The lost Battle!
The Fairey Battle is most remembered for its heavy losses during the first phase of the second world war and for the inadequate results it achieved with its missions. This was, however, not the fault of the type! The basic design was very sound at the time it was generated and at its operational introduction it was one of the most modern aircraft of the world. A rapid development in the fighter from a 200 mph biplane to a 350+ mph monoplane in the few years after the Battle went operational was one of the main reasons for its operational failure at war. At the outbreak of the war the Battle was not only already obsolete, but also lack of fighter cover and inadequate armament and armour were a direct cause of its heavy losses. The losses may be further explained by the type of missions it had to fly: low level bombing missions on targets heavily defended by anti-aircraft guns. In this article, we will have a closer look at this interesting type.
Design and early test flights:
In August 1932 the British government released Specification P.27/32 for a replacement of the then operational Hawker Hart and Hind light day-bomber biplanes. It called for a single engine day bomber with a maximum empty weight of 6300 lbs (2858 kg), a crew of two, a gun armament of one fixed and one movable machine gun, a bomb load of up to 1250 lbs (567 kg), a range of 600 miles (966 km) and a maximum speed of at least 195 mph at 10,000 ft (314 km/h at 3048 m). A number of aircraft manufacturers submitted a design proposal, but at the end only Fairey and Armstrong Whithworth received a contract for a prototype. Fairey’s proposal was a low wing monoplane with a Rolls Royce Merlin engine and a single ‘greenhouse’ two seat cockpit; named ‘Battle’. Armstrong Whitworth built their P.27/32 bomber as the A.W.29. The Battle prototype K4303 made its first flight on 10 March 1936; the Armstrong Whitworth A.W.29 K4299 followed on 6 December of that year. Main difference with the Battle was its engine; a 870 hp Armstrong Siddeley Tiger radial air cooled engine while the Battle was fitted with the new Rolls Royce Merlin liquid cooled engine. During comparative trials the Battle was found to be vastly superior and the A.W.29 was rejected. Early flight testing of the Battle was without big problems and it was proudly shown on 27 June 1936 at the big RAF flight display at Hendon and some time later at the SBAC airshow as Britain’s new ‘wonder-weapon’. To replace its ageing fleet of biplanes the RAF placed a preliminary order for 155 Battle Mk.I’s (serial nos. K7558-K7712) in May 1936.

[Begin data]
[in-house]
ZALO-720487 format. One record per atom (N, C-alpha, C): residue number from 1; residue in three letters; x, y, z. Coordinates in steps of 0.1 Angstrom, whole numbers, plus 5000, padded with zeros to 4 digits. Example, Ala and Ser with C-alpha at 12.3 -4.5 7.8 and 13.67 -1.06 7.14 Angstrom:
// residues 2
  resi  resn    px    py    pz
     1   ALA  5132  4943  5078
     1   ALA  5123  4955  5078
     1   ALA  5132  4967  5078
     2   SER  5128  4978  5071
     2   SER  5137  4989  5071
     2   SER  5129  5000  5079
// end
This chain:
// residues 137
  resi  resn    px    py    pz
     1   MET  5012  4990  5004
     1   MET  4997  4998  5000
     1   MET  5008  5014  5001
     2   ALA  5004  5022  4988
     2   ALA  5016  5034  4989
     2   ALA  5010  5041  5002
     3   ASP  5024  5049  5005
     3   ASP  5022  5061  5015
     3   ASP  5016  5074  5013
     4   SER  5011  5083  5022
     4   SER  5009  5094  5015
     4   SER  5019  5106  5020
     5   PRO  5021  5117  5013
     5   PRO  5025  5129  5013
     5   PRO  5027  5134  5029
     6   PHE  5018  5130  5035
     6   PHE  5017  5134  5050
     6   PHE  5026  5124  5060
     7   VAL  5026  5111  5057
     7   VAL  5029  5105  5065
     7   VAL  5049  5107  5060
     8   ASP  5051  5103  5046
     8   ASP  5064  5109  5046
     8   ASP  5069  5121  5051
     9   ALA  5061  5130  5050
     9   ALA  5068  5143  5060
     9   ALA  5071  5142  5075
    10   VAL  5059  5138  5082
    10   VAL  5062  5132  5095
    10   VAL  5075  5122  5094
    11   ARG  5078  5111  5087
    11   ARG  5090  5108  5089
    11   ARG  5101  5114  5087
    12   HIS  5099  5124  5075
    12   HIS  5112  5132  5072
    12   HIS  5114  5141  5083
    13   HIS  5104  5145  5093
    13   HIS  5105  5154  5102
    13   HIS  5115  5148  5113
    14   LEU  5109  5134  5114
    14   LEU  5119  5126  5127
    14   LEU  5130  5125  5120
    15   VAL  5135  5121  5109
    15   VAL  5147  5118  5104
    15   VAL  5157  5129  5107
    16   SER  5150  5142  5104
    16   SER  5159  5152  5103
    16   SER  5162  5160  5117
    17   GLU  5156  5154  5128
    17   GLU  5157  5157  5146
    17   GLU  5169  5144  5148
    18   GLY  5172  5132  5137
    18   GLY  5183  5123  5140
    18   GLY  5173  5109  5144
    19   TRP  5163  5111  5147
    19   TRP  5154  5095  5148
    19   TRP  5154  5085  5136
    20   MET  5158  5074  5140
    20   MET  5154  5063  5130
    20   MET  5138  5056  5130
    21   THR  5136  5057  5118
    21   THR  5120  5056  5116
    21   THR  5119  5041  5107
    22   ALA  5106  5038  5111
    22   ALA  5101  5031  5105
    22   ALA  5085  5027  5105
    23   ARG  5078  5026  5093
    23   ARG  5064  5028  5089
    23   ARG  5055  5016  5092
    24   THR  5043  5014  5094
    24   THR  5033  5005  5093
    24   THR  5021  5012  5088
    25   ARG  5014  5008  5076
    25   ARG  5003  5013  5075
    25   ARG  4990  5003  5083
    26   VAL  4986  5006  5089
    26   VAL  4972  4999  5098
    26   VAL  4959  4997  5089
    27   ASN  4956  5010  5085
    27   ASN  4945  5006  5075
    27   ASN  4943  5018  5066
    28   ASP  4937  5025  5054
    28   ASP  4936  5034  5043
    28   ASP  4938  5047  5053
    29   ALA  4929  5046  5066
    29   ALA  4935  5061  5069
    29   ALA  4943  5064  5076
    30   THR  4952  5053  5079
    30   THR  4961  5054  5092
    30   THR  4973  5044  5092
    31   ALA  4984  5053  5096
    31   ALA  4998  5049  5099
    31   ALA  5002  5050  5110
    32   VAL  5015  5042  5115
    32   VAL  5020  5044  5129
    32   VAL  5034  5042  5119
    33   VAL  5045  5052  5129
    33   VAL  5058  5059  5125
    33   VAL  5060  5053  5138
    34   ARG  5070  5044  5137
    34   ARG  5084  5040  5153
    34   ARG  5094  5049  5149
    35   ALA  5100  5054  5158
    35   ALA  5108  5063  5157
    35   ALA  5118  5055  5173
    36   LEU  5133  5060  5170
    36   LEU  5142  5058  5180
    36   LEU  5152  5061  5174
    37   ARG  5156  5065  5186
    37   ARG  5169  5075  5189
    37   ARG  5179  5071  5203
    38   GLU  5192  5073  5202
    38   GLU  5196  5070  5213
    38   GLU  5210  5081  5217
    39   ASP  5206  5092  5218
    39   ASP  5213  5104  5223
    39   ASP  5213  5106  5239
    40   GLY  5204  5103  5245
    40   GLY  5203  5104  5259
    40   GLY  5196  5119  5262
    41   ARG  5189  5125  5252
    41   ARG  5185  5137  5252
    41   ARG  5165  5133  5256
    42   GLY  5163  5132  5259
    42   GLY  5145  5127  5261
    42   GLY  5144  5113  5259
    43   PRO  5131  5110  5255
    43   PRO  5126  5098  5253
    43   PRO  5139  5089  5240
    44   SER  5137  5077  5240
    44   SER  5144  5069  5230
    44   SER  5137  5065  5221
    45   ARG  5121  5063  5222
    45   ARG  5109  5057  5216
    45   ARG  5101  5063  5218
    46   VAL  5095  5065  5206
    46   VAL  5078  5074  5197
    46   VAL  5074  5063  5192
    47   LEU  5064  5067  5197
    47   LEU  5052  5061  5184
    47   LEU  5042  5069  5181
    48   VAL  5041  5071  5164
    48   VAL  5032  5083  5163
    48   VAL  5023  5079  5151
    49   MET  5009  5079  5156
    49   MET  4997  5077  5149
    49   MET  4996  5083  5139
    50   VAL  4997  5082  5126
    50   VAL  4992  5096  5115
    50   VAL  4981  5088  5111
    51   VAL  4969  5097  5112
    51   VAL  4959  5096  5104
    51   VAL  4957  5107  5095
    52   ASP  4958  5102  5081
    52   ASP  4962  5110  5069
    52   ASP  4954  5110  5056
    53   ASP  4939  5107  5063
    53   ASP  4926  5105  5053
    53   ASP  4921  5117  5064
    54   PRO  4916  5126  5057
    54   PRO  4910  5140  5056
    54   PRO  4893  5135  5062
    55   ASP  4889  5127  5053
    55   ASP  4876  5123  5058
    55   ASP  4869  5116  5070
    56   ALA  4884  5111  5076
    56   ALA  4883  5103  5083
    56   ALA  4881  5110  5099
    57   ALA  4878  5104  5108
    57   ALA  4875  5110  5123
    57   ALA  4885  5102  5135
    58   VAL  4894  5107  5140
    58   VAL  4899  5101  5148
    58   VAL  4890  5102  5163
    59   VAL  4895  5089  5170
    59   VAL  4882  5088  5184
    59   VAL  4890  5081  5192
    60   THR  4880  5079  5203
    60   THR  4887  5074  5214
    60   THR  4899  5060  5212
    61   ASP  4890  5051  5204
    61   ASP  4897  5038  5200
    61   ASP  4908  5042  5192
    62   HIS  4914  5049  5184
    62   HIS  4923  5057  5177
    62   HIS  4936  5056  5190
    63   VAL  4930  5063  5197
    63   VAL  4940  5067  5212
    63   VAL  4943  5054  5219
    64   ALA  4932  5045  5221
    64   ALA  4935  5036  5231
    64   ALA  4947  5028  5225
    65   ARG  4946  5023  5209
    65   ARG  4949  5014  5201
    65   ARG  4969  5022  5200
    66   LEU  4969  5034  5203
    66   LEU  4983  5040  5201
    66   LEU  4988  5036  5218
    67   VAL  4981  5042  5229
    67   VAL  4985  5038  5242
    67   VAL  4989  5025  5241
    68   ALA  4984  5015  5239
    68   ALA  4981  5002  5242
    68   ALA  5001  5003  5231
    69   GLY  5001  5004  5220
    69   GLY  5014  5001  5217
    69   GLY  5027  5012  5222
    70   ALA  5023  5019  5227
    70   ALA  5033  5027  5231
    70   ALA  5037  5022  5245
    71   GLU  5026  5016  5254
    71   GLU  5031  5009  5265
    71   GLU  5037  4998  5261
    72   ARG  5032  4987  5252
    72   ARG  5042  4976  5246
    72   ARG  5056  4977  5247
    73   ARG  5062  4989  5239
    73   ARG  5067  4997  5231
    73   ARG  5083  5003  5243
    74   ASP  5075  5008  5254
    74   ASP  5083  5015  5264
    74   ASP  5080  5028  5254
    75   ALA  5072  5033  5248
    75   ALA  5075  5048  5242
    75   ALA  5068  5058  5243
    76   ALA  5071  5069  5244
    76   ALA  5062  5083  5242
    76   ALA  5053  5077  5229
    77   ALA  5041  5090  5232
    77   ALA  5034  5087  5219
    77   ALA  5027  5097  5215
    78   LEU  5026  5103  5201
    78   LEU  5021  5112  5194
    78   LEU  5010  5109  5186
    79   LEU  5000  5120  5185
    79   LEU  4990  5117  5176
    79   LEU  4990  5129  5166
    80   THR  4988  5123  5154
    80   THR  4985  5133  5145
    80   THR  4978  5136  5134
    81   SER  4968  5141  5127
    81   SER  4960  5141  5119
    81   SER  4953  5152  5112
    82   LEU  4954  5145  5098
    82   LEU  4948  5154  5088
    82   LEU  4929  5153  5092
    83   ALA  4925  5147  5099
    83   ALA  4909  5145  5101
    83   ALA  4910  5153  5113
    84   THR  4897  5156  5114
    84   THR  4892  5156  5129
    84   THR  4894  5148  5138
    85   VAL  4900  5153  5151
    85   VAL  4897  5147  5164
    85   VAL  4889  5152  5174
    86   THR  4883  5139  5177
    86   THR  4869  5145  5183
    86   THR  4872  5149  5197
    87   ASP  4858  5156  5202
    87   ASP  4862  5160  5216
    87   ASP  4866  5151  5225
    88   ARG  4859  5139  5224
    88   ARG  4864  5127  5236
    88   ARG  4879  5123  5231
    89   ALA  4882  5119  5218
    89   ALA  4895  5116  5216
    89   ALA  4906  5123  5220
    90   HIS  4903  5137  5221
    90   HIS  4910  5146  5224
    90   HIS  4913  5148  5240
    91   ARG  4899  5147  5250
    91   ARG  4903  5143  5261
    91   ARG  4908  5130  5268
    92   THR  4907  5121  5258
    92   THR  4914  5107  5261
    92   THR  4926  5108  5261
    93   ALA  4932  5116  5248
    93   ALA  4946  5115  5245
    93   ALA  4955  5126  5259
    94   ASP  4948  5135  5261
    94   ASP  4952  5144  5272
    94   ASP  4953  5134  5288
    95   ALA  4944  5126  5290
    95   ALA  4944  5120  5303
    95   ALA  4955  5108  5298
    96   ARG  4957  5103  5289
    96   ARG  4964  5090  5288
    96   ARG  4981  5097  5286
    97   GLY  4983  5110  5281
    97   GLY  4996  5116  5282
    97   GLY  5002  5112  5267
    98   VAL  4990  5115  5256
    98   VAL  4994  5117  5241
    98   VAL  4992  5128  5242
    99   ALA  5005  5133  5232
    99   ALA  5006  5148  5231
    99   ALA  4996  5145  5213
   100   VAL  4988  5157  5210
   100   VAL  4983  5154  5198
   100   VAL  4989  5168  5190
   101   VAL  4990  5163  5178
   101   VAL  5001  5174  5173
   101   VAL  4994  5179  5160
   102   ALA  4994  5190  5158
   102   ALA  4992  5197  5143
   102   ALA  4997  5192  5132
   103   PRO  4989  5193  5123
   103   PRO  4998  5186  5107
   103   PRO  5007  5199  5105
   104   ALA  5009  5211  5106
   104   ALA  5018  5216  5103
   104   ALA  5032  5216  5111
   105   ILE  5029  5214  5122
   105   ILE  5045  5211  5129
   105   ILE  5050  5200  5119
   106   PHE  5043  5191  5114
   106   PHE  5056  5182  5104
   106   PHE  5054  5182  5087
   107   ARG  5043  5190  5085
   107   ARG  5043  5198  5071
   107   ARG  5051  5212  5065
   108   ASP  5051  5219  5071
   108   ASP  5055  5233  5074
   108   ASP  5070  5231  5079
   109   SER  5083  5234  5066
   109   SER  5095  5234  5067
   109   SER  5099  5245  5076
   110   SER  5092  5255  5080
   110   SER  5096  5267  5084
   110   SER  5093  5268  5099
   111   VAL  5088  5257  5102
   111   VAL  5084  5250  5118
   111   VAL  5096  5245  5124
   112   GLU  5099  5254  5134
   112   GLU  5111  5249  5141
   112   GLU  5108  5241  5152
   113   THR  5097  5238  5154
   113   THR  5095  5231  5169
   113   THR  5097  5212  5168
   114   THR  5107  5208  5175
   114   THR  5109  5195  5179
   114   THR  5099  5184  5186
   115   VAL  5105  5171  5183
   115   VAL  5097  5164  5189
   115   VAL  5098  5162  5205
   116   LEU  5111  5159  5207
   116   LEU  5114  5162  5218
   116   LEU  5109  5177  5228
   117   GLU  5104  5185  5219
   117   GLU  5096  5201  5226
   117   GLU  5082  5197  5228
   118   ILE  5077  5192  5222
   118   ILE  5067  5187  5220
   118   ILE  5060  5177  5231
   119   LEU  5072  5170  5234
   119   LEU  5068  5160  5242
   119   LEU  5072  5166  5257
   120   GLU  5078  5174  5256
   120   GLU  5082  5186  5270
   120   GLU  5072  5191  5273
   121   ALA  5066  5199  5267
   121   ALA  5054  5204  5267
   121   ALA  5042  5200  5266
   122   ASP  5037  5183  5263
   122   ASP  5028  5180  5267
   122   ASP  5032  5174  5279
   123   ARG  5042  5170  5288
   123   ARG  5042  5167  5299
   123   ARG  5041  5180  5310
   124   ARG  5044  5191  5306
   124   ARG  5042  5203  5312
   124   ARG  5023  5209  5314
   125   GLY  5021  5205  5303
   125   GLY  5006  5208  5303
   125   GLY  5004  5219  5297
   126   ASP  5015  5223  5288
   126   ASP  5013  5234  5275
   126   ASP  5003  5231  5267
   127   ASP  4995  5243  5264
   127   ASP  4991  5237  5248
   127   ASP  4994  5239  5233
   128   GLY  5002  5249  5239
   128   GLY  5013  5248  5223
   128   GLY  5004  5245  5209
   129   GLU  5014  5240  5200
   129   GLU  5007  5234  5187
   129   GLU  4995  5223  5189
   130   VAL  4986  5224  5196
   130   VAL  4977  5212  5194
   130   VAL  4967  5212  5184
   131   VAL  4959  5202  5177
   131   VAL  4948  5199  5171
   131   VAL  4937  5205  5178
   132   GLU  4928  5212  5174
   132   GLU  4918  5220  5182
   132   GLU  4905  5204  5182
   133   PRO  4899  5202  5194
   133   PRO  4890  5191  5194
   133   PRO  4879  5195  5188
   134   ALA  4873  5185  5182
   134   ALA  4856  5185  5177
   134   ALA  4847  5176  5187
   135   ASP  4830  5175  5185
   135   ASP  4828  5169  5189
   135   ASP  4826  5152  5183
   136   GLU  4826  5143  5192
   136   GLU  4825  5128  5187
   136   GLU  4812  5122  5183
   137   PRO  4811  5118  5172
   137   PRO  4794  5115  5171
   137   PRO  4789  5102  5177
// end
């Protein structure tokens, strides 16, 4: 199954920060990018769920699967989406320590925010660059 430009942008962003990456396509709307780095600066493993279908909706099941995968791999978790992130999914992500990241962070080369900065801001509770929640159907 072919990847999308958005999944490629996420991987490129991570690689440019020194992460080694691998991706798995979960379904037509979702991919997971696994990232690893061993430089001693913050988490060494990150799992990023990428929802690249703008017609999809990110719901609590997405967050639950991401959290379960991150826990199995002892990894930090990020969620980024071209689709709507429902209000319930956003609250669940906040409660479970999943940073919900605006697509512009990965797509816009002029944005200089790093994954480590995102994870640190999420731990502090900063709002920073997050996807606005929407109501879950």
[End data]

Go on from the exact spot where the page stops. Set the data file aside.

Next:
Production of the Battle order started at the Fairey Stockport plant and the order was to be completed in June 1937. However, by that time only 84 had been delivered and with new orders placed a ‘shadow factory’ was set up at the Austin Motor works at Longbridge. Production started here in 1938, although also initially at a slow rate.
Over the next years the following numbers of Battles were produced:
Fairey Austin total
1937 81 – 81
1938 352 28 380
1939 513 524 1037
1940 218 480 698
Total production batches of the various Battle versions were as follows:
K4303 prototype to A.M. Spec. P.27/32 and 23/55 (1)
K7558-K7712 (155) built at Fairey Stockport
K9176-K9220 (45) built at Fairey Stockport
K9221-9486 (266) Fairey production; K9487-K9675 cancelled
L4935-L5797 (863) built by Austin Motor Company
N2020-N2066; N2082-N2131: N2147-N2190; N2211-N2258 (189) Fairey production
No. 58-73 (16) Supplied directly to to Belgian Air Force; Fairey production -no RAF serial no. given
P2155-P2204; P2233-P2278; P2300-P2336; P2353-P2369 (150) Fairey production
P5228-P5252; P5270-P5294 (50) Fairey production
P6480-P6509; P6523-P6572; P6596-P6645; P6663-P6692; P6718-P6737; P6750-P6769 (200)